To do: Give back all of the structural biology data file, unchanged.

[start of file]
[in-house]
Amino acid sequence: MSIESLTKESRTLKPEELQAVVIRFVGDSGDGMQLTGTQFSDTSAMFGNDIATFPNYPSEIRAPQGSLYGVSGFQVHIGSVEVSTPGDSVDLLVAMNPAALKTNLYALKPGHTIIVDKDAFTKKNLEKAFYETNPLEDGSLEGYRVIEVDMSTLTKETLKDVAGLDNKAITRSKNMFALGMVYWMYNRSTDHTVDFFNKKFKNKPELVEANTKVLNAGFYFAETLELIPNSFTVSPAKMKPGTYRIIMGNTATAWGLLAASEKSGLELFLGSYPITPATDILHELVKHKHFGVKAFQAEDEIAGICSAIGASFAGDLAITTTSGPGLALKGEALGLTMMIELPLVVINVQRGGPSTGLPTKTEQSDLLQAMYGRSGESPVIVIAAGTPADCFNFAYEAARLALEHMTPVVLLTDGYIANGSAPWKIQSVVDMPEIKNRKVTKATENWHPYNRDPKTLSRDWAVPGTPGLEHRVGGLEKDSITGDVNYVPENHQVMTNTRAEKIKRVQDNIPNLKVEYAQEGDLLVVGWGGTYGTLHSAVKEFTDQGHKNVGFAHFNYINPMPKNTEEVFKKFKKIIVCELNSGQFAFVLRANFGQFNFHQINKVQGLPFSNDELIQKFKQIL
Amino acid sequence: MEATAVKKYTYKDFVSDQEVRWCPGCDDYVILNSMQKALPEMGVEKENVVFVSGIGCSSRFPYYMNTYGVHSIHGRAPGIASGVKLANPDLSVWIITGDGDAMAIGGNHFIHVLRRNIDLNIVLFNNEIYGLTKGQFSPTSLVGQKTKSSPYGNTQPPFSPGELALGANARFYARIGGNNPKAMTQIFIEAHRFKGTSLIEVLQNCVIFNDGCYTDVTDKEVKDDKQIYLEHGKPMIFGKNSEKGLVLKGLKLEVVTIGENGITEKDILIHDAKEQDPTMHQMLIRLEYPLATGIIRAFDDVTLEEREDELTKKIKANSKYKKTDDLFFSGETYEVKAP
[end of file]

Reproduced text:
[in-house]
Amino acid sequence: MSIESLTKESRTLKPEELQAVVIRFVGDSGDGMQLTGTQFSDTSAMFGNDIATFPNYPSEIRAPQGSLYGVSGFQVHIGSVEVSTPGDSVDLLVAMNPAALKTNLYALKPGHTIIVDKDAFTKKNLEKAFYETNPLEDGSLEGYRVIEVDMSTLTKETLKDVAGLDNKAITRSKNMFALGMVYWMYNRSTDHTVDFFNKKFKNKPELVEANTKVLNAGFYFAETLELIPNSFTVSPAKMKPGTYRIIMGNTATAWGLLAASEKSGLELFLGSYPITPATDILHELVKHKHFGVKAFQAEDEIAGICSAIGASFAGDLAITTTSGPGLALKGEALGLTMMIELPLVVINVQRGGPSTGLPTKTEQSDLLQAMYGRSGESPVIVIAAGTPADCFNFAYEAARLALEHMTPVVLLTDGYIANGSAPWKIQSVVDMPEIKNRKVTKATENWHPYNRDPKTLSRDWAVPGTPGLEHRVGGLEKDSITGDVNYVPENHQVMTNTRAEKIKRVQDNIPNLKVEYAQEGDLLVVGWGGTYGTLHSAVKEFTDQGHKNVGFAHFNYINPMPKNTEEVFKKFKKIIVCELNSGQFAFVLRANFGQFNFHQINKVQGLPFSNDELIQKFKQIL
Amino acid sequence: MEATAVKKYTYKDFVSDQEVRWCPGCDDYVILNSMQKALPEMGVEKENVVFVSGIGCSSRFPYYMNTYGVHSIHGRAPGIASGVKLANPDLSVWIITGDGDAMAIGGNHFIHVLRRNIDLNIVLFNNEIYGLTKGQFSPTSLVGQKTKSSPYGNTQPPFSPGELALGANARFYARIGGNNPKAMTQIFIEAHRFKGTSLIEVLQNCVIFNDGCYTDVTDKEVKDDKQIYLEHGKPMIFGKNSEKGLVLKGLKLEVVTIGENGITEKDILIHDAKEQDPTMHQMLIRLEYPLATGIIRAFDDVTLEEREDELTKKIKANSKYKKTDDLFFSGETYEVKAP